Ahead of the upcoming West Bengal Legislative elections, a gruesome incident of political violence has shaken the conscience of the state. On Friday, a BJP worker and his aged mother were brutally thrashed allegedly by Trinamool Congress (TMC) goons.
The victim, identified as Gopal Mazumdar, and his 85-year-old mother were at their residence in Ward No.6 in Nimta in North DumDum city. The BJP worker recounted, “A total of 3 people barged into my house at around 1:30 am in the morning. First, they hurled the choicest of expletives at me and then inquired whether I am associated with the BJP. They then began assaulting us.” The accused men attacked him with the hood of a gun and pushed his mother, following which they sustained grave injuries to their head and face.
North 24 Paraganas: BJP worker Gopal Majumdar has alleged that three TMC workers entered his house and attacked his mother in Nimta, North Dumdum on 27th Feb; FIR registered #WestBengal pic.twitter.com/lYdOYXNYxM— ANI (@ANI) February 28, 2021
One of the locals said that the area has been terrorised by Trinamool Congress goons. He informed that prior to assaulting Gopal Mazumdar, they have targetted other BJP workers. “My son is a BJP worker and so they assaulted him. They thrashed him mercilessly,” the elderly mother of Gopal Mazumdar broke into tears as the reporter inquired about the incident. The plight of the bruised and battered woman sent shockwaves across the country and raised eyebrows about the increasing political violence in West Bengal.
Political violence and brutality by political goons have long been a part of Bengal politics. This barbaric practice of physically harming and eliminating active supporters of rival political parties began almost 50 years ago. And the horrific torture and murder of Congress supporters at the hands of CPI(M) goons (the Sainbari incident) on March 17, 1970, is a testimony to it.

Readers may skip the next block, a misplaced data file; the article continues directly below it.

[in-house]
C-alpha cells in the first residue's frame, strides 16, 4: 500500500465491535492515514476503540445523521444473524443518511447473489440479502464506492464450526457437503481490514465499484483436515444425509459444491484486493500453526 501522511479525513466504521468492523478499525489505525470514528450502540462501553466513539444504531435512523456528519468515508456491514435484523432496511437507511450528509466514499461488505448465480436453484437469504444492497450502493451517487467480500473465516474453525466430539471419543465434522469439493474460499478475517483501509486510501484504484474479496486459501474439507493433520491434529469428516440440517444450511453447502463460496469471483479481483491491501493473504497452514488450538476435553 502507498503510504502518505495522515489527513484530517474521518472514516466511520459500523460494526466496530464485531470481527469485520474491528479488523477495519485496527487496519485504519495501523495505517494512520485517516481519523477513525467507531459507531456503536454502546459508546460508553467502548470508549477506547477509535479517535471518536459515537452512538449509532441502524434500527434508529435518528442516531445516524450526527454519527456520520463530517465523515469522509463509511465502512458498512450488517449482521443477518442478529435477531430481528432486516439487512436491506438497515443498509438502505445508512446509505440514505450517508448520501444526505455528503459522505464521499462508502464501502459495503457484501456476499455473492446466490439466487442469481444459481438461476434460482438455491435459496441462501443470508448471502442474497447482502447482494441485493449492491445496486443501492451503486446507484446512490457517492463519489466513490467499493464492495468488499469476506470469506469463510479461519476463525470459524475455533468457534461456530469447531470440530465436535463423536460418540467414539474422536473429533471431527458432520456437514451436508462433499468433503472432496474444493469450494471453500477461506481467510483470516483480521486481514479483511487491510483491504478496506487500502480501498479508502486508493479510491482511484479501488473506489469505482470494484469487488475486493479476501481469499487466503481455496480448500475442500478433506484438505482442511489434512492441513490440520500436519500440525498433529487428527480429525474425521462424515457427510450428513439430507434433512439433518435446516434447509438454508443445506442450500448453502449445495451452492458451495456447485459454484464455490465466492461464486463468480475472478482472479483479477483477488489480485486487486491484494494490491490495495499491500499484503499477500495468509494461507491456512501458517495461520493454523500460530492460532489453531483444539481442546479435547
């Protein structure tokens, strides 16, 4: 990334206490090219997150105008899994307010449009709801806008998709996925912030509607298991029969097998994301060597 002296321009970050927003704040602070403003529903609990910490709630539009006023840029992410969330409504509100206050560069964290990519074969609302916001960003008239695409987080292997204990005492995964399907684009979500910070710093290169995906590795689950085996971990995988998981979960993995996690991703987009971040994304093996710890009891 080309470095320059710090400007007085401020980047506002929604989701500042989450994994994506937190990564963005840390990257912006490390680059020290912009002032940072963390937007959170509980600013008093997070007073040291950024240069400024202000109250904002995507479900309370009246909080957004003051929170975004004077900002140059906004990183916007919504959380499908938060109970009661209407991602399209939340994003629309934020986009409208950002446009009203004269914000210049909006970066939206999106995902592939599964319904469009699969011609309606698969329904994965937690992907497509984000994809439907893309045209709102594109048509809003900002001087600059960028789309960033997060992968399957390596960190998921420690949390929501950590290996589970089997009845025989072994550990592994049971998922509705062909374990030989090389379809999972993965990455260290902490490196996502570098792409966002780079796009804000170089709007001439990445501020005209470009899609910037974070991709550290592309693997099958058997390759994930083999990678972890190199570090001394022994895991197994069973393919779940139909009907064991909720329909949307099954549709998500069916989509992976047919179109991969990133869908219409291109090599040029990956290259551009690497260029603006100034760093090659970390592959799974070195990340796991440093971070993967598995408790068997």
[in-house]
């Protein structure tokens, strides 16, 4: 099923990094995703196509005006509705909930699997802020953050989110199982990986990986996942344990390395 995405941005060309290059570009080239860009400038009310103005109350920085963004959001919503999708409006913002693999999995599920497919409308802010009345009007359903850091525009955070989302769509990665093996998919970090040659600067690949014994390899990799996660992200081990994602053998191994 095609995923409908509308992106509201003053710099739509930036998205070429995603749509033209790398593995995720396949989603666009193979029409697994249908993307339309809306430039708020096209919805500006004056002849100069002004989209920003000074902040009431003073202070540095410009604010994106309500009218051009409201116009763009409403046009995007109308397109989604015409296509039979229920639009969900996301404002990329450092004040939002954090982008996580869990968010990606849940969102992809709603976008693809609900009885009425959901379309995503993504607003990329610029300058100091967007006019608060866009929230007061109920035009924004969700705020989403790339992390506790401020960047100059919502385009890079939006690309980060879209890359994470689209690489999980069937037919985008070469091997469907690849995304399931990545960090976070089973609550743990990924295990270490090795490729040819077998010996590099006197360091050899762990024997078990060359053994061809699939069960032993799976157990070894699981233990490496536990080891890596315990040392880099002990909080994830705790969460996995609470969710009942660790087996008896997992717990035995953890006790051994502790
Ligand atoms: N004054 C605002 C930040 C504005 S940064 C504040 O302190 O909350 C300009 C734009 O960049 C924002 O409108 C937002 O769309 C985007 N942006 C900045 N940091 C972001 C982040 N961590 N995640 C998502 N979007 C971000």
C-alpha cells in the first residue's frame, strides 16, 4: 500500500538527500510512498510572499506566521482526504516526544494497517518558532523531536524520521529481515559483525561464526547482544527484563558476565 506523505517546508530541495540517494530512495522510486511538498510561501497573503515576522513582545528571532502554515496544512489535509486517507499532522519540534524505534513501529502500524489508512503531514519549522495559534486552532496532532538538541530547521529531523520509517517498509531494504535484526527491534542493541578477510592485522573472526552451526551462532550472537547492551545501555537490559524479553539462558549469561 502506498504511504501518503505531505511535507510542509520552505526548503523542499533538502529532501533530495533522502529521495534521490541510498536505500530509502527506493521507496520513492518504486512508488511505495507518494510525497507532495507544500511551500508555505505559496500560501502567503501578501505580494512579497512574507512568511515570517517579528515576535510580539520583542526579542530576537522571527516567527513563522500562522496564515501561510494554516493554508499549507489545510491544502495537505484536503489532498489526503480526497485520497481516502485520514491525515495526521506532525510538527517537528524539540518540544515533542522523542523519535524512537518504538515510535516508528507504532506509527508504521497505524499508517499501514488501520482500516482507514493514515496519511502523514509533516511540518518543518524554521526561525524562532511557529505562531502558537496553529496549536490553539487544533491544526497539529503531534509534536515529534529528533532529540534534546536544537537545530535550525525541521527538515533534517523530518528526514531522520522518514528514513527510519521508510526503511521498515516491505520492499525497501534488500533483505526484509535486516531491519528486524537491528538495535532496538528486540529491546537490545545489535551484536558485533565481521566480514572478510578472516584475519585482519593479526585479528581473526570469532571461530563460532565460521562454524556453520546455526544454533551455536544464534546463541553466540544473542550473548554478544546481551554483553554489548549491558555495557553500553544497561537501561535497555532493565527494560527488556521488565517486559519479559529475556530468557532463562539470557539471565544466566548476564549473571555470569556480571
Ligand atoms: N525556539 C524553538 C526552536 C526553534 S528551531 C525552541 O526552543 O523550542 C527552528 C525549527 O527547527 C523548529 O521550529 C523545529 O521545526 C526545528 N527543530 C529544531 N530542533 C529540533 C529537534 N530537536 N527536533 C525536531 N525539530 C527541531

The horrific murders at Sainbari by CPIM-led-mob
The Sain family, who lived in Burdwan during the 1970s, were well-known for their association with the Congress party. On March 17, a Communist party member by the name of Khokon Sen led a mob of his party workers to the ancestral house of the family. The Sains had been celebrating the ‘naming ceremony’ of a newly-born baby at their home. They had turned down threats and offers to join the CPIM, following the ouster of the second United Front government in West Bengal and the resignation of incumbent CM Ajay Kumar Mukherjee on March 16.
But the emerging Communist regime in the State was miffed. On that fateful day in 1970, hundreds of CPIM goons gathered outside the ancestral home of the Sains and began shooting arrows and pelting stones. They then barged into his house and committed one of the most horrific political murders that the state had witnessed until then. The CPIM mob attacked the eldest son Naba Kumar Sain and gouged out his eyes. They also killed his two brothers, namely, Pranab Kumar and Malay Kumar, in front of the victims’ mother Mrignayana Devi.
Even a private tutor by the name of Jiten Ray, who happened to be at Sainbari during the attack, was also hacked to death. The new-born child was thrown into the Puja fire (Havan) by the CPIM goons but was successfully rescued by the family members. His body still has burn marks from the incident. However, the barbaric attack did not stop there. In a horrendous act of violence, the mob force-fed rice to Mrignayana Devi, which was mixed with the blood of her two sons Pranab and Malay. They also rubbed the blood on her forehead.
The incident wreaked havoc on her mental health and she died 8 years later in 1978. The elder son, Naba Kumar Sain, whose eyes were gouged out during the attack, was killed by CPIM goons the following year. NSUI activist Gunamoni Roy, an eye witness to the attack, was killed before he could go and depose before Tarapada Roy Commission that was constituted to probe the murders. Although 83 CPIM workers were named in the FIR, including Khokon Sen and one CPIM leader Benoy Konar, the files miraculously went missing after CPIM came to power.
Kokhon Sen went on to change his name to ‘Nirupam Sen’ and became Industries Minister in the Buddhadeb Bhattacharjee-led-government. Years later in 2011, Trinamool Congress dug up the old files and resumed the investigation in the case. Sen, who had led the violent mob, won the MLA seat from Bardhaman South Assembly constituency thrice in 1987, 2001, and 2006. He was also a member of the Central Committee of his party in 1998 and the CPIM politburo in 2008. He died on December 24, without facing any legal consequences for his crimes while the Sains still await justice.